By 1918 the Darbyite doctrine had spread in the United States to an extent that some Americans had become concerned about its possible effect upon the American war effort. Shirley Jackson Case, writing in the publication "Biblical World" in July, 1918, complained that "Premillenarianism is a serious menace to our democracy'", it "throws up the sponge .... raises the white flag", is a "spiritual virus", and the "most helpless of all gospels." He observed that the Darbyites "lent themselves to the same purposes as the IWW"11 (International Workers of the World).
An early example of religious neutralism stemming from the Darbyite doctrine is documented by Robert L. Spann in his unpublished manuscript entitled "The Achilles Heel of Conservatism." Referring to the controversy in 1933 about whether or not the United States should recognize the atheistic Communist regime of Soviet Russia, he indicates how the "liberal Christian" leadership promoted the pro-Communist line favoring recognition, while the "fundamentalist" leadership offered only weak token opposition: "The Christian Century and the World Tomorrow were among the most forthright church publications that urged diplomatic ties with the USSR. Most of the major Protestant religious leaders agreed. In February of 1933, 430 ministers signed a petition favoring recognition. The fundamentalist Moody Monthly thought the 'Second Coming' would solve the prickly problems of diplomacy: 'It may be, however, that our Lord shall come before such problems enter upon their serious solution, and thus many if not all of the readers will be spared the trouble of grappling with them.'12 This was an approach that was to be exploited by the Communists, and multitudes would be deceived by this conspiracy."13 Informed patriots are aware, of course, of the crucial importance to the Conspiracy of American recognition in 1933 of the Communist government, which otherwise would have collapsed.14 It was a significant turning point for the worse in world history, and religious neutralism appears to have played a part in determining the outcome.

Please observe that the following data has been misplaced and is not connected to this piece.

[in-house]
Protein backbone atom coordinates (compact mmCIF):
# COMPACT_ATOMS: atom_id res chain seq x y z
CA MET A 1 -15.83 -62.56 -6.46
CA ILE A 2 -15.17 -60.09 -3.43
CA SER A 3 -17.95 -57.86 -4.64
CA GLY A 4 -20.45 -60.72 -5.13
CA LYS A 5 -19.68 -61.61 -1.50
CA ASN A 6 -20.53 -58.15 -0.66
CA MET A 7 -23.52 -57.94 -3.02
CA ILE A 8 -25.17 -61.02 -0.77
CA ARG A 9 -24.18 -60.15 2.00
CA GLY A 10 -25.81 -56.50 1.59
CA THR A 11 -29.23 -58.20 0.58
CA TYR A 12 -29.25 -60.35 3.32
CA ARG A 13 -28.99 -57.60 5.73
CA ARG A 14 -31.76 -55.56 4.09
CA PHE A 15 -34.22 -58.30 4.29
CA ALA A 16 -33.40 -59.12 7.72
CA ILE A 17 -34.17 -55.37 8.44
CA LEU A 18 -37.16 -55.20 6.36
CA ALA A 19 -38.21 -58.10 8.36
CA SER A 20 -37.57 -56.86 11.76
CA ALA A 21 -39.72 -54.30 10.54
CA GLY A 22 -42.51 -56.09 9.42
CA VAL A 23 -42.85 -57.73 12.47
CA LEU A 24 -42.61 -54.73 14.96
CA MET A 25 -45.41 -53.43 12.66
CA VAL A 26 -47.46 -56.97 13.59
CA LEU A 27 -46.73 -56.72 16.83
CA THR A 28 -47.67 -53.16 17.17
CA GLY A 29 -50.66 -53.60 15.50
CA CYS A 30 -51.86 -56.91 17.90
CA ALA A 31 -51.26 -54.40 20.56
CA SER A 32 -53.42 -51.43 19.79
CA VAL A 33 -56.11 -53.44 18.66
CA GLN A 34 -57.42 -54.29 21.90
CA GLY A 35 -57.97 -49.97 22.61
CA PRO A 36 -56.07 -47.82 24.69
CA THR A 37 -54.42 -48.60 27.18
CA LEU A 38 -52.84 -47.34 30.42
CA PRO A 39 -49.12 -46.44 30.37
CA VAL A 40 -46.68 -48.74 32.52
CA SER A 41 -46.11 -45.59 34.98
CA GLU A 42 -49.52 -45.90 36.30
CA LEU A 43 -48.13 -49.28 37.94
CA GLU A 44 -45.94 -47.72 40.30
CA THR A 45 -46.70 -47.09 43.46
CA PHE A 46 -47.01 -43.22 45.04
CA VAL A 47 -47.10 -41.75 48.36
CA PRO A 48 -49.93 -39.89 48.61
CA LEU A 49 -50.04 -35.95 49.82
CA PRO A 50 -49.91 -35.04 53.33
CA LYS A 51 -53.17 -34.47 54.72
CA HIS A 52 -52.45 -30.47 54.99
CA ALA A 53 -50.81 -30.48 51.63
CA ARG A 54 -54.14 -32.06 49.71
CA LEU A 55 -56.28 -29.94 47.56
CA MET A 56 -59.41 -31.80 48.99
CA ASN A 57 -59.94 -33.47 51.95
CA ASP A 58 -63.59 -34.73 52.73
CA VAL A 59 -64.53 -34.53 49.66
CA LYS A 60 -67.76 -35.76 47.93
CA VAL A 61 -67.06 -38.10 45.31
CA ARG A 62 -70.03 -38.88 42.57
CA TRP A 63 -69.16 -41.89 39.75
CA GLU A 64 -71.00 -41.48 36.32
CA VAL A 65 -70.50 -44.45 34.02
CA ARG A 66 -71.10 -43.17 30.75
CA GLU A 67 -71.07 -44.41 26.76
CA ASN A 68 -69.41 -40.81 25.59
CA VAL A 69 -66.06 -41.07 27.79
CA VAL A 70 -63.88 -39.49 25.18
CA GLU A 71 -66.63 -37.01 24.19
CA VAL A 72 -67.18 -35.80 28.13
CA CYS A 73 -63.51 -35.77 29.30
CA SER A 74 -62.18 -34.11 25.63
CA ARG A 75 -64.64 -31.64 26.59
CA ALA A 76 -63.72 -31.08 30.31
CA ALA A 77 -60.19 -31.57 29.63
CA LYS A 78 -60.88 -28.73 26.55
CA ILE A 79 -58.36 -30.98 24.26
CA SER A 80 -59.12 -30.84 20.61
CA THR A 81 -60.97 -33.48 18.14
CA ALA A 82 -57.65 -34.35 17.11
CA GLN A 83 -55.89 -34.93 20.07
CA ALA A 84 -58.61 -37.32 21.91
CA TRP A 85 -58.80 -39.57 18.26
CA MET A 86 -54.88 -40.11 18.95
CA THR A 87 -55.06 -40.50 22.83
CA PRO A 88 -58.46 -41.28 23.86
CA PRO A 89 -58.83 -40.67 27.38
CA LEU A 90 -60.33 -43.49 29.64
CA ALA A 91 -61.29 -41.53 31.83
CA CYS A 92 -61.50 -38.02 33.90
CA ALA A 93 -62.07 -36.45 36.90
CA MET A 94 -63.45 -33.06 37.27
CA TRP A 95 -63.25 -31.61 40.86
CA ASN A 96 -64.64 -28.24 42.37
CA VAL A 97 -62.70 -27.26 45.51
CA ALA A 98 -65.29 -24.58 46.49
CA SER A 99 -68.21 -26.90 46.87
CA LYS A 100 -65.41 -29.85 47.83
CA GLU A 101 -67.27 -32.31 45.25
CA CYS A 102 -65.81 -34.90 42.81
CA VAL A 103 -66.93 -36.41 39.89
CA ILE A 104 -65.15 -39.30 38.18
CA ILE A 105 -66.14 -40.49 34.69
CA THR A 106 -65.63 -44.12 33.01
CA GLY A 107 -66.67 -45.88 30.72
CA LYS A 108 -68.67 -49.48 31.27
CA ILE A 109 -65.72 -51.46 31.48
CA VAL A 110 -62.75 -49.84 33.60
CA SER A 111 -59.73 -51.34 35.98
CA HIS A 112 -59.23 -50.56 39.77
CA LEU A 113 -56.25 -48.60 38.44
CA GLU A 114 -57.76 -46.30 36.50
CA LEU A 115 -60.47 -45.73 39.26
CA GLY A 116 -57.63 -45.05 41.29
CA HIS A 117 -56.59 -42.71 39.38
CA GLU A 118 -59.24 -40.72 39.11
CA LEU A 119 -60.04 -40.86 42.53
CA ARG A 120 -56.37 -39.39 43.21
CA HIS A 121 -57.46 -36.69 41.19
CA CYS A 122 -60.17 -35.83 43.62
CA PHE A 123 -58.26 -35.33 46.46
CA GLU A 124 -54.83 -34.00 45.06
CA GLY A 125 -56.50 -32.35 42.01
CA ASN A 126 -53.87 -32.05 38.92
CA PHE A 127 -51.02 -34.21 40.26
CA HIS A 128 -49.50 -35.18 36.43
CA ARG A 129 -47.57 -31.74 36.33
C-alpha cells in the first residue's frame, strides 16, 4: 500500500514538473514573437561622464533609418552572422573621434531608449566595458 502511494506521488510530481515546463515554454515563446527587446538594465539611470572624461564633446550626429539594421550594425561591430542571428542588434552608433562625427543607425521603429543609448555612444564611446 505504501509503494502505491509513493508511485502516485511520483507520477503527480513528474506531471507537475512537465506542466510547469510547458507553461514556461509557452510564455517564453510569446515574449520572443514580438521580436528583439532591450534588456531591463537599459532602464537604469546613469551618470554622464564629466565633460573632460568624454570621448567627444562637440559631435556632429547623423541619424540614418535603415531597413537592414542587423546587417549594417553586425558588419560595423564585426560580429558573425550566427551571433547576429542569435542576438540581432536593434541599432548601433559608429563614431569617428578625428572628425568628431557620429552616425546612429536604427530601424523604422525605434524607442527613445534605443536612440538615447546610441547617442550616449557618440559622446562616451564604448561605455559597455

Let us examine further the two men who emerged as "fundamentalist" leaders at the turn of the century. Arno C. Gaebelein (1861-1945) arrived in the United States as an immigrant from Germany in 1879 and became a minister in the German conference of the Methodist Church.15 He attended some of the Niagara conferences and became well acquainted with James H. Brookes, who commended Gaebelein and his work in Brookes' publication "Truth."16 During the 1890's Gaebelein was engaged in evangelizing the Jews on the East Side of New York City.* As a result of his conversion to the Darbyite philosophy, Gaebelein decided in 1899 to leave the Methodist Church; later he gave up his Jewish mission work as well, to allow him to spend full time as leader of the Darbyite faction. Beginning in 1900 and continuing for more than thirty years, Gaebelein conducted a nation-wide campaign, traveling to nearly every state in the union as well as to most parts of Canada to hold meetings and conferences, generally of one-week duration. He had no formal ties, during all this time, with any organized church, but conducted his work in each locality with the aid of any local church that would provide him facilities and an audience.17 His impact in spreading the Darbyite doctrine across North America was tremendous. Gaebelein and Scofield apparently became close friends and colleagues sometime during the fifteen-year duration of the conferences at Niagara-on-the-Lake.